Book publishing. And everything else.

Archive for the tag “The Internet Is An Attic”

The Relaxed Rabbit

…is a book I purchased on Amazon.


This is why I love the Internet. I am going to try it with Lucy tonight.


So I’m at this recursive stage of life, where my past begins to assume a totemic importance. And…Facebook.

I have hated Facebook since the day it became publicly available. I joined only because I wanted to see what my kids were up to. I never posted, never commented, never engaged unless pressed.

When I was growing up, my hometown was this tiny little spread of houses by a railroad track, 35 miles inland from the coast, with a nylon manufacturing plant and a golf course and a public school system that contained a kindergarten, two elementary schools, a junior high and a high school. Everyone really did know everyone else.

Looking at the lives my classmates have led since we graduated high school (and so very many of us could not wait to get out of that tiny town, to go somewhere – anywhere – else), a lot of bitterness has eased. So many of us went out and tried to do big, brave things. Not all of us succeeded in living the way we set out to live, but for the most part we are pretty happy with the way we’ve managed to shape our lives. With a larger world, the competition amongst us has diminished. We lived in this very small, very close-minded town, and we were all in our own way struggling to either strike back at its close-mindedness.

The town is a better place now. I go back to visit my mom sometimes – the people are kinder, the kids seem like they have more options. My former classmates – the ones that stayed – helped make the town a better place; those that left have done the same for other towns and cities. And those of us who encounter one another on Facebook are kind to each other. Perhaps it’s the safety of distance – both miles and time. But there’s a grim understanding among many of us that it was hard. That we were growing, shadow-boxing with our better and worse angels, in a suffocating bell jar of a town. That we can forgive – not just others, because that’s easy in many cases…but that we can also forgive ourselves.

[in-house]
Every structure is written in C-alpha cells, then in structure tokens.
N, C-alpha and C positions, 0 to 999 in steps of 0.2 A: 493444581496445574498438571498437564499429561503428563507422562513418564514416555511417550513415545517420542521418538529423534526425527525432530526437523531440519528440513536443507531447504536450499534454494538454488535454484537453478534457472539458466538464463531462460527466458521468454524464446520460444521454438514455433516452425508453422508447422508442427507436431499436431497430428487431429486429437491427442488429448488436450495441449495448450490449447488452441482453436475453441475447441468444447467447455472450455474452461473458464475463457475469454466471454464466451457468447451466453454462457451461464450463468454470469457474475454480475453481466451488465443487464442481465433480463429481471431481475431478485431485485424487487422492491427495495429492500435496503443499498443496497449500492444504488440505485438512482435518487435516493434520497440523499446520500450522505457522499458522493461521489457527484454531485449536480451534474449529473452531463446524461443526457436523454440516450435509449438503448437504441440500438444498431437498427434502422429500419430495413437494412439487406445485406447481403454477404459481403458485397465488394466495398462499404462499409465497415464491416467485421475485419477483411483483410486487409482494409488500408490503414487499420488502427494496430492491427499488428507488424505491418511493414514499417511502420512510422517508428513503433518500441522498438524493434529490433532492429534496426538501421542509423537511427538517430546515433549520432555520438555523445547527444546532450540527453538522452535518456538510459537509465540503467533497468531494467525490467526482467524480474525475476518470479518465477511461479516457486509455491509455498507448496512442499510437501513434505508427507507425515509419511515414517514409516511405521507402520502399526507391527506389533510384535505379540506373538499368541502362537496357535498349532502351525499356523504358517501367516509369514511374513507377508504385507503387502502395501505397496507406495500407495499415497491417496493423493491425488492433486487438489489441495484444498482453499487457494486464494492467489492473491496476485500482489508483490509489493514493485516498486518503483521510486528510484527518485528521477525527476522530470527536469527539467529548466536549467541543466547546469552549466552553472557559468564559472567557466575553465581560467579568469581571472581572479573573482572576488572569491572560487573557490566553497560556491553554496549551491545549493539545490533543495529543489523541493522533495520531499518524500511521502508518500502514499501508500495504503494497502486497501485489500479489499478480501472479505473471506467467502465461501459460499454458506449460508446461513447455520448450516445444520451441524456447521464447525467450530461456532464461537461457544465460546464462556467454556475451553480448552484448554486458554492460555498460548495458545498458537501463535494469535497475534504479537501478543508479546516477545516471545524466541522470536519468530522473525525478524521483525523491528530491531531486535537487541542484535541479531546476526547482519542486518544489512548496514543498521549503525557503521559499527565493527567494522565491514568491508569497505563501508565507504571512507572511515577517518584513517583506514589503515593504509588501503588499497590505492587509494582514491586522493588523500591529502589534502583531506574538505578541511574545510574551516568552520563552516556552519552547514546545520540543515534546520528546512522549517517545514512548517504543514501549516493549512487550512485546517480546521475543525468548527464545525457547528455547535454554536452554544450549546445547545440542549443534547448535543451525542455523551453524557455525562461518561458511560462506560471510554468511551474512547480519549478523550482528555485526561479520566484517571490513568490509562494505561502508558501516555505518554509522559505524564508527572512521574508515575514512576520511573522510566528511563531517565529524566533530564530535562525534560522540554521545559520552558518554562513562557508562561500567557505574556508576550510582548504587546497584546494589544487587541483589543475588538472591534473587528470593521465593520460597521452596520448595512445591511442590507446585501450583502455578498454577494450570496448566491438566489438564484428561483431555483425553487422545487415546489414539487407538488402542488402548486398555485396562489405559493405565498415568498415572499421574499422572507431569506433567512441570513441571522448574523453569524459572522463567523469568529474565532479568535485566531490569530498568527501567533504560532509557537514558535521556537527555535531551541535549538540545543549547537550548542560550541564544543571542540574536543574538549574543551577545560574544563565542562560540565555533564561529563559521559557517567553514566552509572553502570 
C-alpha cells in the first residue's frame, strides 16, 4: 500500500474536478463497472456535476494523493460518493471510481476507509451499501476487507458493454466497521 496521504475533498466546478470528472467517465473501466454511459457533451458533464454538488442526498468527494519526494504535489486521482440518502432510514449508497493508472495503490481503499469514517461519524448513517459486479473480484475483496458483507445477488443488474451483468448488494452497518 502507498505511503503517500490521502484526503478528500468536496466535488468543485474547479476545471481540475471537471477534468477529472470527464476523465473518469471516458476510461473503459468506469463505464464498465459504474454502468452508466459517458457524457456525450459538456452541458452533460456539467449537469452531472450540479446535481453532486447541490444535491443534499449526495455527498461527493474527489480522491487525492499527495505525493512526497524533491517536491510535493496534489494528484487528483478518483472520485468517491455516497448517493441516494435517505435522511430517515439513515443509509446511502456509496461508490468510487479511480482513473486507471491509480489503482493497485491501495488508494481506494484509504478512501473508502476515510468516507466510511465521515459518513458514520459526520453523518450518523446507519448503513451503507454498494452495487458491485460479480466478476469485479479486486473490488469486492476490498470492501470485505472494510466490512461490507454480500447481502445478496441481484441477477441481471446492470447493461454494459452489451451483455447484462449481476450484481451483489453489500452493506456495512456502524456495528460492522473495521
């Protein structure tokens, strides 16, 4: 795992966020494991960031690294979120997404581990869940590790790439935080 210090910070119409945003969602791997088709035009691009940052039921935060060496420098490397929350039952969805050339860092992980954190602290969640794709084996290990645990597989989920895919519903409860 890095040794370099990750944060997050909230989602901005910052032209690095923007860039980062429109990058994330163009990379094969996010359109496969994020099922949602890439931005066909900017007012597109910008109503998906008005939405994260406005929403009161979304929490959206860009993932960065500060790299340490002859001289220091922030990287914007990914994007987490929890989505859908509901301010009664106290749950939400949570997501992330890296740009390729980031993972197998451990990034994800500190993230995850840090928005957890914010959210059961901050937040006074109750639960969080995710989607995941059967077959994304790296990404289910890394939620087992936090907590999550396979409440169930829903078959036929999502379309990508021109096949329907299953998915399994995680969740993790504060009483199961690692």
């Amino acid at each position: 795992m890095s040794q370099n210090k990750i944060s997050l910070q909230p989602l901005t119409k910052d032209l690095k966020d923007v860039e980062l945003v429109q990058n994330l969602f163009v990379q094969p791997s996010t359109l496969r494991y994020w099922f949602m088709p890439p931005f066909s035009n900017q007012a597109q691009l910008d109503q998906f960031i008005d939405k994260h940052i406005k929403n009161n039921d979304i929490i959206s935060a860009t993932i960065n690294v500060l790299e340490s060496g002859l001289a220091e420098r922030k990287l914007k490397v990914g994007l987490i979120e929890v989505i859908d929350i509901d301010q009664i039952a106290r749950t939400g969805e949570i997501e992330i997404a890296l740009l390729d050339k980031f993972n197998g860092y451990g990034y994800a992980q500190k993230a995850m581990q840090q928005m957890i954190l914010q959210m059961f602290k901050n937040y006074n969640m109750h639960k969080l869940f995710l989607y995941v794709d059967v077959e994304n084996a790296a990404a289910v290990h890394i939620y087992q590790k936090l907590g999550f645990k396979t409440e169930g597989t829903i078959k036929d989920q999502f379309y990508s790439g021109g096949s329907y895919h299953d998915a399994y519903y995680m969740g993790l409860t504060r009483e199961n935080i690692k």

The Internet As Attic

I think I’m at that point in life where things get recursive. My past matters as much as my future. So…middle age. Which – I’m forty-seven – means I’ll live to ninety-four? We can hope.

So for a couple of years I’ve been spelunking around eBay, finding toys that I used to own when I was a kid. Not ordering them – I don’t need to own them. But it’s nice to know they haven’t totally disappeared – that they are around somewhere.

Like this one:

Part of the Best Christmas Evar.

Or this, which got lost in a move from New Jersey to Delaware, and I have mourned it ever since:

I was very big on dolls.

This was my lunchbox. I hated it:

Part of why I love the Internet so much is that nothing ever really gets lost. If you search long enough, you can find it. So you don’t actually have to own it or save it – there’s a persistance to memory now that didn’t used to exist.

I leave you with this: a Kanga breakfast buddy.

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